We learn early in Logan Lucky that the Logan family has not had the best of luck. Jimmy Logan (Channing Tatum) could have been a great NFL quarterback, but hurt his knee at LSU and now tries to make a living with manual labor jobs near his West Virginia home. Clyde Logan (Adam Driver) felt he had no other options to get ahead and joined the military, only to lose his arm to his elbow in the Iraq War. The only one doing somewhat OK is hairdresser Mellie Logan (Riley Keough), although gainfully employed and somewhat happy, she is living paycheck-to-paycheck and even the whisper of firing would have her thinking about keeping a roof over her head.
Jimmy has an idea, rob the Charlotte Motor Speedway and their familial problems (and back luck) will cease. See, while digging under it for his job, well former job, Jimmy stumbled on what is essentially the racetrack’s bank and knows how to get in and how to get out and most importantly, he feels his plan is foolproof and destined to work with the right crew. That crew includes his brother, sister and some help from a currently incarcerated vault specialist named Joe Bang (Daniel Craig in the role of his life, yes you read that correctly). Bang will also need his slightly off-kilter brothers (Jack Quaid and Brian Gleeson, doing their fathers proud — Dennis and Brendan, respectively) to ensure the plan is successful.
The headline for this film is that Steven Soderbergh has returned to the director’s chair. In all honestly, we think he also penned the whip smart script that is currently credited to Rebecca Blunt, who seems to not exist. The Oceans 11, 12 and 13 helmer stepped away from big screen directing duties after Side Effects because he reportedly didn’t agree with how his films were being marketed. With Logan Lucky, he has been given full control of that important aspect and his newfound freedom is certainly felt in every frame of this film.
Once again, Soderbergh attracts an ensemble that is sublimely stellar. The principals are joined by Katie Holmes (who steals her scenes as the materialistic ex-wife of Jimmy), Parks and Rec’s Jim O’Heir as Jimmy’s former boss, Seth MacFarlane as an obnoxious British race team owner who is less than kind to his all-star driver Dayton White (Captain America: The Winter Soldier’s Sebastian Stan), Dwight Yoakam as a prison warden and Katherine Waterston (Alien: Covenant) as a countrified medical professional, Sylvia, who may be catching Jimmy’s eye.
All told, the ensemble delivers in every single moment and once again Soderbergh has a cast of characters that audiences could spend days following. Whether Magic Mike or Erin Brockovich and even Traffic, the director delivers souls that grab us, compel us, move us and yes, even make us laugh when we least expect it. It is important to point out that this is not a film that finds its audience laughing at these people’s Southern charm and subsequent foibles, we are laughing with them. That is what occurs when a script delivers such wicked sharp prose for all of its characters to emote. These all could have been caricatures and instead they are richly drawn, three-dimensional and fully colorful characters.
That also has to do with the acting talent across the board. Tatum does not get enough credit for the stellar actor he has become and is becoming (he clearly still spends a lot of time working on his craft). Driver again delivers playing the straight man. It is a role that could have been seen as simpleton, but there are layers to Clyde that the Star Wars: The Last Jedi actor brings to the surface that is bloody brilliant. A star is born with Keough. She is mesmerizing throughout and if Logan Lucky does not put Elvis Presley’s granddaughter on everybody’s must-see movie map, that is ten times any of the crimes that are committed in the film.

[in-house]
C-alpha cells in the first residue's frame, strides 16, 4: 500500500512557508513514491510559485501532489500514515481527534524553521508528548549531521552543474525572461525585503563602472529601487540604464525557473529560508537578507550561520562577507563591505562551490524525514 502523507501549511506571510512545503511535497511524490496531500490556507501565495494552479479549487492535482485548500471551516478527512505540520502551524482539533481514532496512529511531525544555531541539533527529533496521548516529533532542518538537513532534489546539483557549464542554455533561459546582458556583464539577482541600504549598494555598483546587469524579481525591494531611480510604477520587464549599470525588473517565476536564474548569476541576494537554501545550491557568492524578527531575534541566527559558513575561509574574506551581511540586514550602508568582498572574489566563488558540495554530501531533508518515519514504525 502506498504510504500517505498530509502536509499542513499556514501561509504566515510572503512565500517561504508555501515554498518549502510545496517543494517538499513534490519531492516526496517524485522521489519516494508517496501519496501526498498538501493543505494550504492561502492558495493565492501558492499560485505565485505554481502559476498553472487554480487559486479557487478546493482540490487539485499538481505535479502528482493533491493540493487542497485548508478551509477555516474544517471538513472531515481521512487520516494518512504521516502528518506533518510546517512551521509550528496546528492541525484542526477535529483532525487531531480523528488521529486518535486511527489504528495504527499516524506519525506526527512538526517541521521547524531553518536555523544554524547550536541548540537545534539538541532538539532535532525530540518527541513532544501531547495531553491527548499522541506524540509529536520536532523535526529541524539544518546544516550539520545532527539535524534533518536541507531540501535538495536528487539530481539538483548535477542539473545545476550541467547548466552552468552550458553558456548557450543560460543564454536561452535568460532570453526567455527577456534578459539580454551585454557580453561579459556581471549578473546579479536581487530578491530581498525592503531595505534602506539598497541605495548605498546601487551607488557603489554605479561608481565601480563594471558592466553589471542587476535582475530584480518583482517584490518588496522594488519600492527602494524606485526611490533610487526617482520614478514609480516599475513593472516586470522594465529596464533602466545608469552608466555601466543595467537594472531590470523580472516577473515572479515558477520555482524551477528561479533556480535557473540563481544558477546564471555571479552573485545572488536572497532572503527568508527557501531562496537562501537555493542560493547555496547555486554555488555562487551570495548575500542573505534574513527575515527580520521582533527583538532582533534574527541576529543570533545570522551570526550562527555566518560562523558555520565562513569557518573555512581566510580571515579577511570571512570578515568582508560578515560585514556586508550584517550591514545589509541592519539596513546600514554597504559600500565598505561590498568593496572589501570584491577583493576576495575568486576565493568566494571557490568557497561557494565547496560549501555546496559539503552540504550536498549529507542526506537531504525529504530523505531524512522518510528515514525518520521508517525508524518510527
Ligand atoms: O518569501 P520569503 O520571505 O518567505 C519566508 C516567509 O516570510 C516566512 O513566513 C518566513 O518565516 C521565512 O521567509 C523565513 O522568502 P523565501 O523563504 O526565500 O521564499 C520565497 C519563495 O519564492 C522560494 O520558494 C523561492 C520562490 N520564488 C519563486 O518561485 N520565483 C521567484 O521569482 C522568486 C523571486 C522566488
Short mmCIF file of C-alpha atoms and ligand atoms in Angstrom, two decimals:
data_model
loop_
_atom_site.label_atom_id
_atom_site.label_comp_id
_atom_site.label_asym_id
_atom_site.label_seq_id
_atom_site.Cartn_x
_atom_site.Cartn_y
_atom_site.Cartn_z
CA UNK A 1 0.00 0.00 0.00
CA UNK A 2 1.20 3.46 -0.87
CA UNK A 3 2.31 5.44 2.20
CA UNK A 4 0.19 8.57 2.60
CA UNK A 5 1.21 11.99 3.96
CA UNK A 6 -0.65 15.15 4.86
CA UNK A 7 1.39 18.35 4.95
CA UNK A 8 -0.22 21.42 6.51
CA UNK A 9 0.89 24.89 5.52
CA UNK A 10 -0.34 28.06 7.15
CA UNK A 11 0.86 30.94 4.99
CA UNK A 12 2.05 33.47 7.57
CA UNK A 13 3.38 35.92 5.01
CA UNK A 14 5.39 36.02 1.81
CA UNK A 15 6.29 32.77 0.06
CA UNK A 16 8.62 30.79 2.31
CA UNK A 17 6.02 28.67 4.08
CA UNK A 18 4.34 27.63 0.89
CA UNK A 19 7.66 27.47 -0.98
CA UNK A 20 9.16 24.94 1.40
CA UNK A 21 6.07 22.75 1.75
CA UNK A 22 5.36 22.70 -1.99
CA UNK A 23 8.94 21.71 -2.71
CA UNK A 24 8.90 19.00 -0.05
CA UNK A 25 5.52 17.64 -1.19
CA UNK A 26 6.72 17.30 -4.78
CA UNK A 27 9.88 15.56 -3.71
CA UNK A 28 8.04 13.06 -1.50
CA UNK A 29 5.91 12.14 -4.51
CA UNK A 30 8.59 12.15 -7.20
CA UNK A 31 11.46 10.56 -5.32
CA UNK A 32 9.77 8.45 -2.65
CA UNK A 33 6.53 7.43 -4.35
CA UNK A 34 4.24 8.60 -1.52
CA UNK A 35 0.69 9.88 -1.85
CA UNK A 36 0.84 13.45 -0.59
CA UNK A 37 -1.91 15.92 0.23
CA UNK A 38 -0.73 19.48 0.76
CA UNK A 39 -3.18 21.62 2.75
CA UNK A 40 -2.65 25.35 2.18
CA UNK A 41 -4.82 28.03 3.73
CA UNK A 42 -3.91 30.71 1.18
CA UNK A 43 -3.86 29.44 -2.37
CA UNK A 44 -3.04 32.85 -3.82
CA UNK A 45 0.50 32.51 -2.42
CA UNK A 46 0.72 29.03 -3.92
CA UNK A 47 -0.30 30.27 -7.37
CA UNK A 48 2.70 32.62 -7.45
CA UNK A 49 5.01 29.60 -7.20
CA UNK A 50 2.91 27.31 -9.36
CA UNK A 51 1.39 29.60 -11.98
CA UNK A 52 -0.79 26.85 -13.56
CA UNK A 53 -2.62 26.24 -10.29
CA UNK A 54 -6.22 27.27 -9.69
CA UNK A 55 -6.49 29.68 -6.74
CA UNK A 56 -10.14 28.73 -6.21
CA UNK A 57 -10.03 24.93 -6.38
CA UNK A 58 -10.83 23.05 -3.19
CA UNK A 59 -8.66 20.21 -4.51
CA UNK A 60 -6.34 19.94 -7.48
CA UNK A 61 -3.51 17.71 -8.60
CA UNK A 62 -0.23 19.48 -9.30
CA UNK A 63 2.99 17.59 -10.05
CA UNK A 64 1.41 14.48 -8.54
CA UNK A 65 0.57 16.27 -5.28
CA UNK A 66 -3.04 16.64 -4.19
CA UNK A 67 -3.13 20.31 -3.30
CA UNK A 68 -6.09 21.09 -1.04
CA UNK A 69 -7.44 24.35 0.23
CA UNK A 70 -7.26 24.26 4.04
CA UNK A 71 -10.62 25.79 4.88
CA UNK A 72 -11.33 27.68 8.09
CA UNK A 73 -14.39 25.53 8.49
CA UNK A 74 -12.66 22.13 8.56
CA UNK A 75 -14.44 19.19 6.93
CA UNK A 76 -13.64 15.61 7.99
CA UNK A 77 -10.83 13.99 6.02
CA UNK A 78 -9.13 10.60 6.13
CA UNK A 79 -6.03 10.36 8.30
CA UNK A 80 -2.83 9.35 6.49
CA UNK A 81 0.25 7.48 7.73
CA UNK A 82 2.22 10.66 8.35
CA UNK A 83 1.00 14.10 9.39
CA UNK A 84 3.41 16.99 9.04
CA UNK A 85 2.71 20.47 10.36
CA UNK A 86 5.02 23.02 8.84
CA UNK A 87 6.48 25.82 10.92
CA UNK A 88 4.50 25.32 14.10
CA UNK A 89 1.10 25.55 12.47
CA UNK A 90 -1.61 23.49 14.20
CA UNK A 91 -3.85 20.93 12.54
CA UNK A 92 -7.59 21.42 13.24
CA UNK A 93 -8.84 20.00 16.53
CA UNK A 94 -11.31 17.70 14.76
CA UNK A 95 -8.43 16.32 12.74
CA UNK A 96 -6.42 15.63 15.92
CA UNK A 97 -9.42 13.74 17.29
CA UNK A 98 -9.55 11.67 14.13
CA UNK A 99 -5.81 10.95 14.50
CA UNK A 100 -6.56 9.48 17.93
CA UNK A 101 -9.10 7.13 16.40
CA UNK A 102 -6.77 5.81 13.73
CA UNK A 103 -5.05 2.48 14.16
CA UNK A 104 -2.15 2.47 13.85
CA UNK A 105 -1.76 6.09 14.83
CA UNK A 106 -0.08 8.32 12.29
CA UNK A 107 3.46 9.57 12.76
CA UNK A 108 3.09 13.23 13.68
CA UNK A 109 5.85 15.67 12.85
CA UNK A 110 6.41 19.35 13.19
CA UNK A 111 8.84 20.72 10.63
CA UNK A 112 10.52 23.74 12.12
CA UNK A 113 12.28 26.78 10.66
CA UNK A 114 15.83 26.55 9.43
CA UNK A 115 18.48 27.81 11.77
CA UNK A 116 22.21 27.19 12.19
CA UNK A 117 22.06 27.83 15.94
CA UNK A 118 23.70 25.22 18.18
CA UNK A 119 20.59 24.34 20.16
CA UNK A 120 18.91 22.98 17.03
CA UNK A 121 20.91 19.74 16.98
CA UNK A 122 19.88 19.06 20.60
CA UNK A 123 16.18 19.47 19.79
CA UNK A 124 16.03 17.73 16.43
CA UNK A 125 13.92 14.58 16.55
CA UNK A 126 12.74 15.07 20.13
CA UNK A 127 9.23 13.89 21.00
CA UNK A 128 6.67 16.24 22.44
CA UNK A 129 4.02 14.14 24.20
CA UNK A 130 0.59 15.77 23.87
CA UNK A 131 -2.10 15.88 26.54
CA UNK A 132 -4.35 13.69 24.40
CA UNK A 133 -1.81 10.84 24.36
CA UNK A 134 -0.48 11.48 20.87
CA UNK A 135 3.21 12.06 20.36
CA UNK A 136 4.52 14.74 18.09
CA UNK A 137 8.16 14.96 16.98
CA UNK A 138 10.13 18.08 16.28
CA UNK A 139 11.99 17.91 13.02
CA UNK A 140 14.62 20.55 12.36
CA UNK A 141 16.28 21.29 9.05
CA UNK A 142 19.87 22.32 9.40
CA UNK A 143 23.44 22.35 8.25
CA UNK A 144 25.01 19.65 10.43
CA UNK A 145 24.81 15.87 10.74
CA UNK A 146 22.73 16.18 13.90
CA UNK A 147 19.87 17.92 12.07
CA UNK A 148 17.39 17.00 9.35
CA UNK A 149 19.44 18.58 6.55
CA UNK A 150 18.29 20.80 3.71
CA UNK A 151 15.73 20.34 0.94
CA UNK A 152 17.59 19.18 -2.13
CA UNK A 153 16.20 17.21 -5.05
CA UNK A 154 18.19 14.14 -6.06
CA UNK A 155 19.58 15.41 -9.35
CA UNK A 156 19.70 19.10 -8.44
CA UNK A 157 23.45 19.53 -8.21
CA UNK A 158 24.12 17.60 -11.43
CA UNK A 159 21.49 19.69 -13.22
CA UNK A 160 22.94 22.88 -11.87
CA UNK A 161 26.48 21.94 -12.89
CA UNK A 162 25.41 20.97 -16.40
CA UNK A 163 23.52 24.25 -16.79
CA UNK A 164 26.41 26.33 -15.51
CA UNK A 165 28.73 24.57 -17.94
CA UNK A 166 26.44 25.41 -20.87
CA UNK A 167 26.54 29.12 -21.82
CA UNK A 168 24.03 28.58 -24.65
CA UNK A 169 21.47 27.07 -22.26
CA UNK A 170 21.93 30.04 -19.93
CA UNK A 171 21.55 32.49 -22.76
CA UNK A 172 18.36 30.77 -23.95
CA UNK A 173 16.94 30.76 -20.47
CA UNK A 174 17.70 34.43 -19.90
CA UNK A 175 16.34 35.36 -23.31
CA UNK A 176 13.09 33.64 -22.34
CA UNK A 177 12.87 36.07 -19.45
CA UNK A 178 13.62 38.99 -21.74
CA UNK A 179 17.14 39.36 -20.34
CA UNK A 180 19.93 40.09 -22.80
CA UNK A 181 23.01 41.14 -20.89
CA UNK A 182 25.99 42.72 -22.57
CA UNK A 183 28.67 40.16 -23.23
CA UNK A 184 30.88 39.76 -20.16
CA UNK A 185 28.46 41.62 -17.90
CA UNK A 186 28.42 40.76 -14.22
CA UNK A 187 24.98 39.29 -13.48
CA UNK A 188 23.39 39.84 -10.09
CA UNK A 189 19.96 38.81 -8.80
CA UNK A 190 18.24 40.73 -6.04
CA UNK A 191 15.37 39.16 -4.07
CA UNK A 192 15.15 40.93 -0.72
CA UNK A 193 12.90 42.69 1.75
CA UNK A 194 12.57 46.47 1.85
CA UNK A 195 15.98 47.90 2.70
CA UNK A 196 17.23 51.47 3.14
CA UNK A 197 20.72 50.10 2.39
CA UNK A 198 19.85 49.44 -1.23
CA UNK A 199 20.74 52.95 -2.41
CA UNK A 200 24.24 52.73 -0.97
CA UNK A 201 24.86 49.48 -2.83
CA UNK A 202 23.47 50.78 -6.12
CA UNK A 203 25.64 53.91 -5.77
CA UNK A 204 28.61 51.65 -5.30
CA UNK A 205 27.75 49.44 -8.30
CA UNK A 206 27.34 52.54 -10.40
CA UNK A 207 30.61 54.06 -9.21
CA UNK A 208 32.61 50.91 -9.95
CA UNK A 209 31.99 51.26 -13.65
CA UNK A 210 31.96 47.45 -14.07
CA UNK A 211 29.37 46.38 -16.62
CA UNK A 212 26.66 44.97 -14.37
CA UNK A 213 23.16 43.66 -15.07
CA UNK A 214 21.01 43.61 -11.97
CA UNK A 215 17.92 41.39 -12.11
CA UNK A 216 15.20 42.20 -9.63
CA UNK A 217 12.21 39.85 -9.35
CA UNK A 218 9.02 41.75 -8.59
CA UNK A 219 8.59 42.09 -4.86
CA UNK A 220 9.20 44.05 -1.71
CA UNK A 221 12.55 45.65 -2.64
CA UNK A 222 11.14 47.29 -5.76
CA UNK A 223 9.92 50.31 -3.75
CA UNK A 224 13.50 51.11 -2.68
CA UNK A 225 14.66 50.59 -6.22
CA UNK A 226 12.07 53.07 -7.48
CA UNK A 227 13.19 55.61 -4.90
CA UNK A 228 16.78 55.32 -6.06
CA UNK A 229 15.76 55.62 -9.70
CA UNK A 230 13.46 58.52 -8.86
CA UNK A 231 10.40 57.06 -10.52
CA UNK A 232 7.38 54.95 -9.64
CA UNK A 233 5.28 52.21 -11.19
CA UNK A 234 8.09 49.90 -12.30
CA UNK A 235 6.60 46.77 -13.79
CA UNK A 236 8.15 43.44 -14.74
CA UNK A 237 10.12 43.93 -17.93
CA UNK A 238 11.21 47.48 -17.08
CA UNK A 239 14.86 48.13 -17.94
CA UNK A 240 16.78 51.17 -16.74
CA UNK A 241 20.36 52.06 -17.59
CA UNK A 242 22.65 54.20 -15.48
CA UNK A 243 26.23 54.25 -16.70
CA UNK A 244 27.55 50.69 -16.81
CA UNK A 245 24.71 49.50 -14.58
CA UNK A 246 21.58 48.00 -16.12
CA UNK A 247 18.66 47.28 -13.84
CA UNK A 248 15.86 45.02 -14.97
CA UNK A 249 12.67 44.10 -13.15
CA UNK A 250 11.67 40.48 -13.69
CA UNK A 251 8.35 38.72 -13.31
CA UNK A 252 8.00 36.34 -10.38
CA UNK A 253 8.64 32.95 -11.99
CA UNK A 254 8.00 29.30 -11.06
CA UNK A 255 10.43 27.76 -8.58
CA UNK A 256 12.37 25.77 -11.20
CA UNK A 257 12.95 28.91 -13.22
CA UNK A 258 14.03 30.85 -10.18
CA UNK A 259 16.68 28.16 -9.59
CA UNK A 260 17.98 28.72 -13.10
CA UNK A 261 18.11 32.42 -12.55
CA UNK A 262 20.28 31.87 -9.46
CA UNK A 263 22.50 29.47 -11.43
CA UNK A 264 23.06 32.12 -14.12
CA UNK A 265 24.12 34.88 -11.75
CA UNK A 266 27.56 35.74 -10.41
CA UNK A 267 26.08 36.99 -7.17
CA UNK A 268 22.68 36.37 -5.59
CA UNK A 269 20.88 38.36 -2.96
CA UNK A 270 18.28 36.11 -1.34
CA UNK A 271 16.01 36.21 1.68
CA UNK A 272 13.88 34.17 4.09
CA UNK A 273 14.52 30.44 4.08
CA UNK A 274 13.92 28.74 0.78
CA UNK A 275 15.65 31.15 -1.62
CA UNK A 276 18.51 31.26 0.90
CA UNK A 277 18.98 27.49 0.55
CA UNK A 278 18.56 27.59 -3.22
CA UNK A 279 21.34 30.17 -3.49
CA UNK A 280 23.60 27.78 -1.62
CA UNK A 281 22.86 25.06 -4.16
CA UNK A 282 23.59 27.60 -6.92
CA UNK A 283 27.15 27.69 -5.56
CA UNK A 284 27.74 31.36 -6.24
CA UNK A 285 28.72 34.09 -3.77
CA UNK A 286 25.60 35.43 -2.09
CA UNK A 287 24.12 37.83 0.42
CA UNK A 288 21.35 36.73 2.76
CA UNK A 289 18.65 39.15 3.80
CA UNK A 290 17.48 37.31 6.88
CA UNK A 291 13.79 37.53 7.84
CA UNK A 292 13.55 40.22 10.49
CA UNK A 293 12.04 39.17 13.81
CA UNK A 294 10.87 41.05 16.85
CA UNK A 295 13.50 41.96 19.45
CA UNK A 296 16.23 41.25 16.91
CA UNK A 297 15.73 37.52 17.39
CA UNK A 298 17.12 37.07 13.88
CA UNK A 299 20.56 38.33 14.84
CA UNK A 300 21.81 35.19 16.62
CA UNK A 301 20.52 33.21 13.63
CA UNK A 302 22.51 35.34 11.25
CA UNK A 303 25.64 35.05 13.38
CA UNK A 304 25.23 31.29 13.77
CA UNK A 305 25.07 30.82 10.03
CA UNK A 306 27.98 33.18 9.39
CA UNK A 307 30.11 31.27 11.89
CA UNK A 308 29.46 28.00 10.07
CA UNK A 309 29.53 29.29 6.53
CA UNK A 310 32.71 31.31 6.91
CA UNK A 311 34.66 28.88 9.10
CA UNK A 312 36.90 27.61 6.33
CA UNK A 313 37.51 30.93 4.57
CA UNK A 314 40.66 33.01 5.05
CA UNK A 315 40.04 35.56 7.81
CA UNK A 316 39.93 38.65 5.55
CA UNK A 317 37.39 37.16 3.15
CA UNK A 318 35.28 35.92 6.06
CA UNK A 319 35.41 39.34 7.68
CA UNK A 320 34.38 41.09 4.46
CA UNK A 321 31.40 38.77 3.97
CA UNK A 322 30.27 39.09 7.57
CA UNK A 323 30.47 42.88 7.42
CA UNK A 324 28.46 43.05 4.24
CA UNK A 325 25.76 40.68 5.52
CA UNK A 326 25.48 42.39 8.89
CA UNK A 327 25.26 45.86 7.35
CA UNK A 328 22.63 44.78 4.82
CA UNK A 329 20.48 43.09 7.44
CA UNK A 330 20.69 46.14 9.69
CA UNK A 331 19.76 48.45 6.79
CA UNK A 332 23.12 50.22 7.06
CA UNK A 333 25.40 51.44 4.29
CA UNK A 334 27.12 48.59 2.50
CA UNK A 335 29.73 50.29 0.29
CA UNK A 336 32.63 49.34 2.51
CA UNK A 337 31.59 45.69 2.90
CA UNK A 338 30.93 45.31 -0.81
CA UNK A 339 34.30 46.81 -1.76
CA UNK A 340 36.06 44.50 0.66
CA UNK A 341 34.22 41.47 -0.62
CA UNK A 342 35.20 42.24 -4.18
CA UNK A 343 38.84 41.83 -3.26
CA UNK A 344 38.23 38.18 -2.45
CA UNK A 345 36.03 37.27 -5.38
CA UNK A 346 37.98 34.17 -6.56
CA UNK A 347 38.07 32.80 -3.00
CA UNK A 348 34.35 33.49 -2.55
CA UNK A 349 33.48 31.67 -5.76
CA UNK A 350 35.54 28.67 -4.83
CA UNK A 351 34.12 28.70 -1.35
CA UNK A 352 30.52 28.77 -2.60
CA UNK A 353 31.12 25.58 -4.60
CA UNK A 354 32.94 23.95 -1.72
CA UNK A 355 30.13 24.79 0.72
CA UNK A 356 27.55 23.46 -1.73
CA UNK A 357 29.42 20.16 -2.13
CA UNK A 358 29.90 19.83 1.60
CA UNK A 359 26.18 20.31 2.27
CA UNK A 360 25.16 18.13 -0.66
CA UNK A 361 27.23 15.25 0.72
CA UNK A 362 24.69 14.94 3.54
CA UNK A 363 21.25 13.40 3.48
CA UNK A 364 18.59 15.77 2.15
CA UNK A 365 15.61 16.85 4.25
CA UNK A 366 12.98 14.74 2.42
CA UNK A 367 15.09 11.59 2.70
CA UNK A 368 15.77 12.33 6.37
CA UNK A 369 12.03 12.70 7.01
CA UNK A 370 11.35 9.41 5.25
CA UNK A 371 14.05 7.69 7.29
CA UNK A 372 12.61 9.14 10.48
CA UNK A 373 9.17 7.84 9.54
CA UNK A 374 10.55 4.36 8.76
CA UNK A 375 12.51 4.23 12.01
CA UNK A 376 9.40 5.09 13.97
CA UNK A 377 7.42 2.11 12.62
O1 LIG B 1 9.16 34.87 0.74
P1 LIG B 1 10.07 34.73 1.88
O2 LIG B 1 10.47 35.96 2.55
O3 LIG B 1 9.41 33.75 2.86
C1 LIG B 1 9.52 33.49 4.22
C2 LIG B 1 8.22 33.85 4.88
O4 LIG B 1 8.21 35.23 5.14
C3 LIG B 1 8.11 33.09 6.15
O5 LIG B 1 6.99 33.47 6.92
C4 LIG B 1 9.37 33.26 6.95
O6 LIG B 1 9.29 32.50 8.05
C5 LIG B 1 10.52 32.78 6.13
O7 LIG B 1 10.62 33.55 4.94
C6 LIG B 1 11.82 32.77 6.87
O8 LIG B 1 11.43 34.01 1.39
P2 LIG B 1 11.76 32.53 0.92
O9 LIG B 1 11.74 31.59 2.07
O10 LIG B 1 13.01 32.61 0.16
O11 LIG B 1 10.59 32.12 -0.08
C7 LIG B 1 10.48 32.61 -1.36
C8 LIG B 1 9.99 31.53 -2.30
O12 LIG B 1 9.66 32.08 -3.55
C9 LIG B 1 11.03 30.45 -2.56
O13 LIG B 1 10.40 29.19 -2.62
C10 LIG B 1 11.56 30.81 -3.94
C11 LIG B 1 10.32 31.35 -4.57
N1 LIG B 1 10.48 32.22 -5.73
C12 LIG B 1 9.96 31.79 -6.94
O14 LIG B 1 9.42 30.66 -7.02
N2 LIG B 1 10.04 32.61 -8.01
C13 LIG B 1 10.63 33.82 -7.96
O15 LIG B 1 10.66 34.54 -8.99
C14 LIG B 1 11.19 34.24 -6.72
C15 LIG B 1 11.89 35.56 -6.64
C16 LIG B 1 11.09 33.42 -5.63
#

In an acting collective that is truly an ensemble in every sense of the word, there is one who will have audiences talking about long after the movie ends. Craig delivers his best work since Layer Cake and is, for the first time, allowed to be balls to the wall hilarious. His Bang could not have a better moniker because the man, also known as Bond, is explosive from the moment he appears and only exponentially becomes even fierier as the film progresses. It is a performance for the ages that will have audiences reassessing what everyone thinks Craig can accomplish.
Let’s be clear: Logan Lucky does not have the pacing of Ocean’s 11, Soderbergh’s other heist-based film. It is much more laid back, although the stakes are just as high. But that is what makes it so pitch perfect is that the helmer knows his landscape. This is the south and things move a little slower there — that ease that is reflected in the speed of dialogue delivery to the pacing of the film itself. Some may think that the film gets slow at parts, that is not at all the case. The foot is firmly on the pedal of this “let’s rob the Coca-Cola 600” heist flick, but it is delivered in a manner that befits the surroundings.
Soderbergh, hopefully, will not be leaving us ever again. It was not a long retirement, as he did work in television throughout his respite. But witnessing Logan Lucky is like reconnecting with an old friend that reminds you immediately what it is that you enjoy most about their company. It’s all there, through the just-under two hour journey that might just have you singing John Denver’s Take Me Home, Country Roads at its conclusion — even if home isn’t West Virginia.
See, experiencing Soderbergh’s latest is in many ways witnessing a cinematic love letter to splendor of the Mountain State wrapped up in a will-they-get-away-with-it crime flick that is revving on all cylinders.